C South Hadley. -- Although Halloween itself dates back several centuries, the myth of the Halloween Sadist was created in the early 1970s. Some of the nation's most prestigious periodicals began reporting the discovery of a dangerous new type of killer.
Newsweek magazine warned that "several children have died and hundreds have narrowly escaped injury" from dangerous objects concealed inside Halloween goodies. The New York Times cautioned that the plump red apple that Junior gets from the kindly old woman down the block "may have a razor blade hidden inside."
Legislators in California and New Jersey responded by passing tough new laws. A few communities even tried to ban trick-or-treating altogether. Schools started training children to inspect their goodies for tampering. Soon everyone from Dear Abby to the local police chief was giving advice on how to protect children from Halloween Sadists. Hospitals offered to X-ray children's candy.
Those of us who study crime for a living were immediately skeptical. It seemed implausible that a homicidal maniac would limit his attacks to one night a year. And it sounded too much like the Halloween legend itself.
In 1985 two California State University professors set the record straight. Joel Best and Gerald Horiuchi published a study which concluded that the Halloween Sadist was a myth. After examining the nation's newspapers over a 15-year period (1969-1984), they managed to locate only 76 reports of %o tampering with Halloween candy.
Most turned out to be either mistaken or fraudulent; only 20 cases resulted in injuries, and all of them were minor. There were two deaths. One involved a child who ate heroin concealed in candy he found at his uncle's house; the other was a child poisoned by his father, who put cyanide in his candy to make it look like he was killed by a Halloween Sadist.
How then can we explain the persistence of this myth? The Halloween Sadist was created about the time we "discovered" other threats to our children: child abuse, kidnapping, child pornography and, more recently, the hysteria over allowing children with AIDS to attend public schools. These are real problems, but with the exception of AIDS all have existed for centuries. They attracted great publicity only during the last decade an a half -- publicity that is largely unrelated to the actual incidence of the phenomenon.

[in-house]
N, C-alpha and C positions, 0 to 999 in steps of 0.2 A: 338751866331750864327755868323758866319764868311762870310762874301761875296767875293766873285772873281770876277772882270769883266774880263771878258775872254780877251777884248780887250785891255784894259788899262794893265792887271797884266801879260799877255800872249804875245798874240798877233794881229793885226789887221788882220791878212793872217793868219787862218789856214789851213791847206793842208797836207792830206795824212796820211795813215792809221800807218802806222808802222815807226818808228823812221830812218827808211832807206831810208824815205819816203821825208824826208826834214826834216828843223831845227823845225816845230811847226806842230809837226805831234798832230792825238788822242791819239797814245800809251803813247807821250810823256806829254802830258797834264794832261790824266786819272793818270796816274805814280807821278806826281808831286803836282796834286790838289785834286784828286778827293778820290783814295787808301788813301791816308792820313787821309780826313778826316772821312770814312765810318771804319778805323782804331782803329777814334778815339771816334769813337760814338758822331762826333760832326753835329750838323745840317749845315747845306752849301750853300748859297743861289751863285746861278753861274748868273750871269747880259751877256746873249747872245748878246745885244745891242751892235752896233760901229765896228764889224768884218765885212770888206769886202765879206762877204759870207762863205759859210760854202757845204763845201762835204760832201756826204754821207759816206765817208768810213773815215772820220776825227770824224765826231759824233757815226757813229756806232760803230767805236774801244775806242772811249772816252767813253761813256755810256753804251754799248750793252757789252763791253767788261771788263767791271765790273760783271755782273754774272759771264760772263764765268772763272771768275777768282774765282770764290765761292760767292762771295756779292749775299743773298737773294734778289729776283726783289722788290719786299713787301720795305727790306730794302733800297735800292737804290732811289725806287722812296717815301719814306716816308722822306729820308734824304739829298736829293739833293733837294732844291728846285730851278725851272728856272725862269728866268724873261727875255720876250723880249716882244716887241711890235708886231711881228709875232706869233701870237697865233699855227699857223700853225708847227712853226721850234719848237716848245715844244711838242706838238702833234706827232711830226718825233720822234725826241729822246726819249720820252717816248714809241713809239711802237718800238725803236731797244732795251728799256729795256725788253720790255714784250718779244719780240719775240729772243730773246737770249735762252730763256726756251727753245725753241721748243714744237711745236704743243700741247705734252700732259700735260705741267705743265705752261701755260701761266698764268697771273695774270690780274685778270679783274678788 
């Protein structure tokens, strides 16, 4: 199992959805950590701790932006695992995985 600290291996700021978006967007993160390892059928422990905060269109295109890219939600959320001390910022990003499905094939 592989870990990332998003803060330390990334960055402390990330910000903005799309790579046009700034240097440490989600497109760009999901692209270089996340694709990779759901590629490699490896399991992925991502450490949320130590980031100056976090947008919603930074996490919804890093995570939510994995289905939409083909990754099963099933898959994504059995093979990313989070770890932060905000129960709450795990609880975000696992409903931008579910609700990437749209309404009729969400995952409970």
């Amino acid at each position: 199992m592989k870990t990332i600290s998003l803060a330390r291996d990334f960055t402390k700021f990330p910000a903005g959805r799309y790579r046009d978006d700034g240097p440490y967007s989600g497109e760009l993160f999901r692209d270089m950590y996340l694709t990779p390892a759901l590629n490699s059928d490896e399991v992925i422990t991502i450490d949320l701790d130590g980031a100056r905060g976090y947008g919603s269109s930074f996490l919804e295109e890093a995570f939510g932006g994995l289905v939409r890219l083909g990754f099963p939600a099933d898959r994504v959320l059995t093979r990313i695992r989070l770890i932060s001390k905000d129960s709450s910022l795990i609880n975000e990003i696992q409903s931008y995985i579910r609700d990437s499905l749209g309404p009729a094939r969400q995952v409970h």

The causes of our exaggerated fears about children are not well understood. Social scientists might explain them by pointing to the radical transformation of the American family during the last 20 years. The two-career family has given rise to "latchkey children" who return home from school to empty houses. As we spend less time with our children we become more fearful for their safety.
The easy psychiatric explanation is that we are projecting our own fears of an uncertain world onto our children. While the actual causes remain an intriguing social mystery, there is undoubtedly a growing sense in America that our children are no longer safe.
One of the surprising things about the myth of the Halloween Sadist is how few copy-cat crimes it has inspired. My own research did not uncover a single case of child murder that could be attributed to a Halloween Sadist. One might ordinarily expect that a myth that has so captured the public's imagination would have produced more cases, since the criminally insane often play out scripts written by the rest of us.
The most harmful effect of the myth seems to be the emotional difficulties it causes among both adults and children. The social production of unrealistic fears about child safety threatens to produce a nation of anxiety- ridden parents and, more important, a generation of paranoid kids.
The truth is that unless you're a nutrition buff, you really don't have to worry about your child's Halloween candy. What you need to worry about is flammable costumes, masks that obscure a child's vision -- and your kid getting hit by a car in the dark. Take some precautions, but forget about the candy. Let your child be a child, at least one night a year.
Richard Moran teaches sociology and criminology at Mount Holyoke College.